Bob Judd
Sunday’s Announcements

TODAY, January 4
Healing Prayer is offered today at the 8:00 and 10:30 services. If you wish to receive a prayer on your own behalf or on behalf of another, proceed to the healing station in the vestibule after you have received communion.

Please Note: Pledge envelopes are available in the Great Hall for those who requested them.

Tuesday, January 6 from 4 – 5:15. OMEGA resumes. Omega: An 8 Session Study of Basic Christian Affirmations and Practices, resumes for the four final consecutive Tuesday sessions beginning January 6 at 4 p.m. Response to the first four sessions of this brand new course was encouraging and enthusiastic. The last four sessions center on Jesus’ ministry, the New Testament and the classical faith of early Christians. Included are insights from the natural and physical sciences, other religious traditions and biblical scholarship. Please confirm with the office your plan to come Jan. 6, 13, 20 and 27, even if you came to the first four sessions. There is room for a few new participants, but please register with the church office. Facilitators: Rev. Al Niese and Rev. Bob Patterson.

Tuesday, January 6, 5:30 p.m. Epiphany. A Celebration of the Magi honoring Christ’s birth. Potluck supper, King’s cake, activities, and the showing of the story of Christmas as told by the children of St. Paul’s Church, Auckland, New Zealand. Please see sign up sheet on the bulletin board to let us know what you will bring.

Wednesday, January 7, 1:00 p.m. Sharing and Caring Support Group which offers support to caregivers and those living with grief will meet in the St. Paul’s library. Please join us as we take time to share stories, conversation, and our hopes for the new year. Looking forward to seeing you there. Barbara Blanchard, Susan McCracken, and Sandy Meyer

Monday, January 12, 3:30. St. Paul’s Book Club. Happy New Year! Our first meeting of 2015 will be held on Monday, January 12 at 3:30 in the church library. We will be discussing our January choice, Sofia Petrovna. We welcome new women to share in the enjoyment of books and good conversation.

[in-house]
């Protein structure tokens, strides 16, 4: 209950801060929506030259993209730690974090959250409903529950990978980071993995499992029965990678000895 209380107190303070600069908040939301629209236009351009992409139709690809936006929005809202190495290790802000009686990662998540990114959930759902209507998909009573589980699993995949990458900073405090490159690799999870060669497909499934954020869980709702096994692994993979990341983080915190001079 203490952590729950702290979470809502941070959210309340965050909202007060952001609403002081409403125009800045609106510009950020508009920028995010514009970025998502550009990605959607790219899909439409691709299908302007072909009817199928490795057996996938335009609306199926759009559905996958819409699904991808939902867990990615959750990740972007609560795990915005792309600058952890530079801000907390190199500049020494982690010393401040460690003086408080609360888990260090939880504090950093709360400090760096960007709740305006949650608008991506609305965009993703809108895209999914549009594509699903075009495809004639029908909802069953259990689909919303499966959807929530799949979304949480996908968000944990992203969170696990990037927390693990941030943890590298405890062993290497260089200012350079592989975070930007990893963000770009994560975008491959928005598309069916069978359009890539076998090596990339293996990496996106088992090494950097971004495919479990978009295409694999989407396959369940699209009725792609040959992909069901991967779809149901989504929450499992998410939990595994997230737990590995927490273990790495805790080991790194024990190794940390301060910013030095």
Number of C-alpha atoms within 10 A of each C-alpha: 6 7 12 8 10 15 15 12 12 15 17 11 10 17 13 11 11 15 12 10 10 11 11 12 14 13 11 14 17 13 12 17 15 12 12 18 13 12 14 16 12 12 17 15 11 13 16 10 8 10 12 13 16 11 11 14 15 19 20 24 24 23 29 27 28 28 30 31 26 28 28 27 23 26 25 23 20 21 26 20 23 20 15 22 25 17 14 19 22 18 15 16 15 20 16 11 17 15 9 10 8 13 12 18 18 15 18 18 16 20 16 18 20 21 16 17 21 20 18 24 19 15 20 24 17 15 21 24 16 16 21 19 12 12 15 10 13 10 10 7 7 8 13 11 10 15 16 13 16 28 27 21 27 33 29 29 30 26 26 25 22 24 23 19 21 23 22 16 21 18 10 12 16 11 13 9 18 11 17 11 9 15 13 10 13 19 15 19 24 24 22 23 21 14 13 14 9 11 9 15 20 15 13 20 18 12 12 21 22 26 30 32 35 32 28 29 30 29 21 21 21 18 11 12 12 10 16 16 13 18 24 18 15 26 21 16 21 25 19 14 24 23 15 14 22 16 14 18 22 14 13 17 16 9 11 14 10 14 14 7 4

January 25, 2015-9:00 a.m. All Parish Eucharist in the Great Hall, followed by Annual Meeting and Election of St. Paul’s leaders.

The Vestry has accepted the slate from the Nominating Committee. The following parishioners will stand for election at the annual meeting on January 25.

Junior Warden: Paul Womer

Vestry 2015: Jo Belknap, Vestry, three-year term; Chip Liversidge, Vestry, three-year term; and Chuck Dyer, Vestry, three-year term

Delegates: Ally Collins, Robert Jackson, Bill Edman, Pat Ryan, Anne Brautigam and Tobey Lee

Alternates: Karin Jackson, Art Treffry and Dick Brautigam

St. Philip’s Thrift Shop in Wiscasset, is looking for volunteers AND consumers to tend or consume at its Bargain Basement Thrift Store, 20 Hodge St. on Tuesdays 12:00 to 4:00, Saturdays from 9:00 to 2:00 and beginning with the new year Thursday from 4-5. In addition to helping the church, proceeds from the Bargain Basement also support community programs like the Wiscasset Backpack Program that sends backpacks of food home with needy children after school. Always looking for contributions for the shop. For more information, contact Jane Knox after the service or call 729-5482.